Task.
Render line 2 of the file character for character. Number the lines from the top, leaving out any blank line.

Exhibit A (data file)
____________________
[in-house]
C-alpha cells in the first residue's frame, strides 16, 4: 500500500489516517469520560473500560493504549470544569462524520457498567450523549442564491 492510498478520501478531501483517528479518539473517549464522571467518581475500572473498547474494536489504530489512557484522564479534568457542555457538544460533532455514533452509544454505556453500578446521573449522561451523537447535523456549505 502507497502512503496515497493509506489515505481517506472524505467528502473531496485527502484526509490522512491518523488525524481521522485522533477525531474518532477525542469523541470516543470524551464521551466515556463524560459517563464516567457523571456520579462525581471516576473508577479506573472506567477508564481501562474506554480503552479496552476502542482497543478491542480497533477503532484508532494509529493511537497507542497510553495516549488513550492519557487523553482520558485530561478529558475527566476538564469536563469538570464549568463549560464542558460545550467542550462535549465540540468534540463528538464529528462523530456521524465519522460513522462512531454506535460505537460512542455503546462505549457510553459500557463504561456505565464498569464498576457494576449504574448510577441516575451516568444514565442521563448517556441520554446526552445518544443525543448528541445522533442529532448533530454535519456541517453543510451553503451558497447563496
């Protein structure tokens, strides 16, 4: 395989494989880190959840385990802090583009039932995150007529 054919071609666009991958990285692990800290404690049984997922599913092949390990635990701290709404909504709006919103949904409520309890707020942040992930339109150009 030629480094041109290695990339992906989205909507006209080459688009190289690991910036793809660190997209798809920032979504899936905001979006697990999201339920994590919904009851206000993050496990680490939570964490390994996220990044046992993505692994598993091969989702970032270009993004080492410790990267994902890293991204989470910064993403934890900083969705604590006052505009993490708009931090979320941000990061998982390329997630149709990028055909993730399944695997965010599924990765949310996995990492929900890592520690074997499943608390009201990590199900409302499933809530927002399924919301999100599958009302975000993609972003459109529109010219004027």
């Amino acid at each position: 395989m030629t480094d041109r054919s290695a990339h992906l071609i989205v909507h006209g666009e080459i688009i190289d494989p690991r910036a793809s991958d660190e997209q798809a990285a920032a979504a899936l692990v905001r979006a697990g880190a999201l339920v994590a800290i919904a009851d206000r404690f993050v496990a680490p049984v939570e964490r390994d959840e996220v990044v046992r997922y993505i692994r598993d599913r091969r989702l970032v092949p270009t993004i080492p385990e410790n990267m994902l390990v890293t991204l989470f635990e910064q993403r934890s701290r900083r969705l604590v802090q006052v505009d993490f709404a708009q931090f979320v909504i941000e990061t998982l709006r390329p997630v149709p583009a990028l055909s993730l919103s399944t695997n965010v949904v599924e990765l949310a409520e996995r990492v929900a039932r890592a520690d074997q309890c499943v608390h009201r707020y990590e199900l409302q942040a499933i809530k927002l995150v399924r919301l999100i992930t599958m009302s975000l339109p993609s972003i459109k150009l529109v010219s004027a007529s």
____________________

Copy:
C-alpha cells in the first residue's frame, strides 16, 4: 500500500489516517469520560473500560493504549470544569462524520457498567450523549442564491 492510498478520501478531501483517528479518539473517549464522571467518581475500572473498547474494536489504530489512557484522564479534568457542555457538544460533532455514533452509544454505556453500578446521573449522561451523537447535523456549505 502507497502512503496515497493509506489515505481517506472524505467528502473531496485527502484526509490522512491518523488525524481521522485522533477525531474518532477525542469523541470516543470524551464521551466515556463524560459517563464516567457523571456520579462525581471516576473508577479506573472506567477508564481501562474506554480503552479496552476502542482497543478491542480497533477503532484508532494509529493511537497507542497510553495516549488513550492519557487523553482520558485530561478529558475527566476538564469536563469538570464549568463549560464542558460545550467542550462535549465540540468534540463528538464529528462523530456521524465519522460513522462512531454506535460505537460512542455503546462505549457510553459500557463504561456505565464498569464498576457494576449504574448510577441516575451516568444514565442521563448517556441520554446526552445518544443525543448528541445522533442529532448533530454535519456541517453543510451553503451558497447563496